Other Clues

1a CBer {"Roger that" sayer}; 5a babas {Cakes with a kick}; 10a pox {"A ___ on you!"}; 13a hara {___-kiri}; 15a pour {Mixologist's instruction}; 16a edit {Fine-tune, as a script}; 17a Nokia {Finland-based communications giant}; 18a iota {Wee bit}; 19a etc {"Yada yada yada"}; 22a thighs {KFC servings}; 24a svelte {Alluringly slender}; 25a order {What to do at a drive-thru window}; 26a jog {Do some cardio}; 29a a reed {Thin as ___}; 30a sole {It's under a foot}; 31a detail {Bullet-point item}; 38a latens {Grows darker}; 41a anted {Chipped in}; 45a art {"Making something out of nothing and selling it," per Frank Zappa}; 46a feral {Like dogs in packs}; 47a seamen {Carrier crew}; 55a I let {"How could ___ this happen?"}; 57a bios {Dust jacket bits}; 58a sore {Ruing the workout, maybe}; 59a école {Where élèves study}; 60a acne {Prom night worry}; 61a ins {Helpful connections}; 62a re-did {Overhauled}; 63a SSgt {Army NCO}.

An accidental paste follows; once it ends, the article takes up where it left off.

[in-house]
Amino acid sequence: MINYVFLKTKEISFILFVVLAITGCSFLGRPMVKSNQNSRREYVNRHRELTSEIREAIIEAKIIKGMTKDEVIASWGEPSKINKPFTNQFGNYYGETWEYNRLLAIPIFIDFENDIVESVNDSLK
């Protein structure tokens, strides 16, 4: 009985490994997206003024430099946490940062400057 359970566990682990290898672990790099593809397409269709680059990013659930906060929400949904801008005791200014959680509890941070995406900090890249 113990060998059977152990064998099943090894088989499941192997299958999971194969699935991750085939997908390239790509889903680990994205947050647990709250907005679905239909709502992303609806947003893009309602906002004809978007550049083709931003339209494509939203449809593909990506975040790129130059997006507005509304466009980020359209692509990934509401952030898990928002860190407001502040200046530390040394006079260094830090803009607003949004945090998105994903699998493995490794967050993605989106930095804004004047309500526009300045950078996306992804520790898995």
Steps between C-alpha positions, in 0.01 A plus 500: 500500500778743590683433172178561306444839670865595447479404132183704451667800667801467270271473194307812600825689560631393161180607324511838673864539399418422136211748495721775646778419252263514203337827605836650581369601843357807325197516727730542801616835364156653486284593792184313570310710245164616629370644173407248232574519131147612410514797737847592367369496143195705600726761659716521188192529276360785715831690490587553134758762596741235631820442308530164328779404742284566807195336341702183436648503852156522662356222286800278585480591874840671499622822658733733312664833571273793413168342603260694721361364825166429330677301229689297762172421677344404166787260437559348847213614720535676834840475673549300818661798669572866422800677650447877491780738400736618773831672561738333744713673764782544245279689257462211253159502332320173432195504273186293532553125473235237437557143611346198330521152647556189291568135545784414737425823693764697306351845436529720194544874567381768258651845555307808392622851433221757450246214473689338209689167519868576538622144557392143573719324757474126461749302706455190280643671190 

2d bad throw {Ball field error}; 3d Eric Idle {Monty Python member}; 4d rat {Unpopular mobster}; 5d bonus {Boss's good news}; 6d axon {Neural transmitter}; 7d Biko {Steven ___, subject of "Cry Freedom"}; 8d ad in {Point before "game," maybe}; 9d seams {Clothes lines}; 10d poodle {Sometimes-dyed dog}; 11d outate {Bested at Nathan's on July 4, e.g.}; 12d X-rayed {Got an inside look at?}; 15d piner {Yearning sort}; 21d ovals {Cameo shapes}; 23d geed {Turned right, like Dobbin}; 26d Jetta {Midrange Volkswagen}; 27d other {None of the above}; 28d gaunt {All skin and bones}; 31d DNA {Paternity test factor}; 32d IRS {Quarterly payment recipient, for short}; 34d olden {Of yore}; 35d DJed {Spun 45s, say}; 36d aerobics {Gym class set to music}; 37d yearlong {Like many magazine subscriptions}; 40d playset {Jungle gym, swings, etc.}; 41d Assisi {Home of St. Francis}; 42d Nealon {"S.N.L." alum Kevin}; 43d taters {Home runs, in slang}; 44d emote {Be melodramatic}; 48d NFLer {Buc or Niner}; 49d fared {Got along}; 51d race {Where "They're off!" may be heard}; 52d Izod {Preppy shirt brand}; 53d Dali {"The Persistence of Memory" artist}; 57d BAs {Many undergrad degs.}.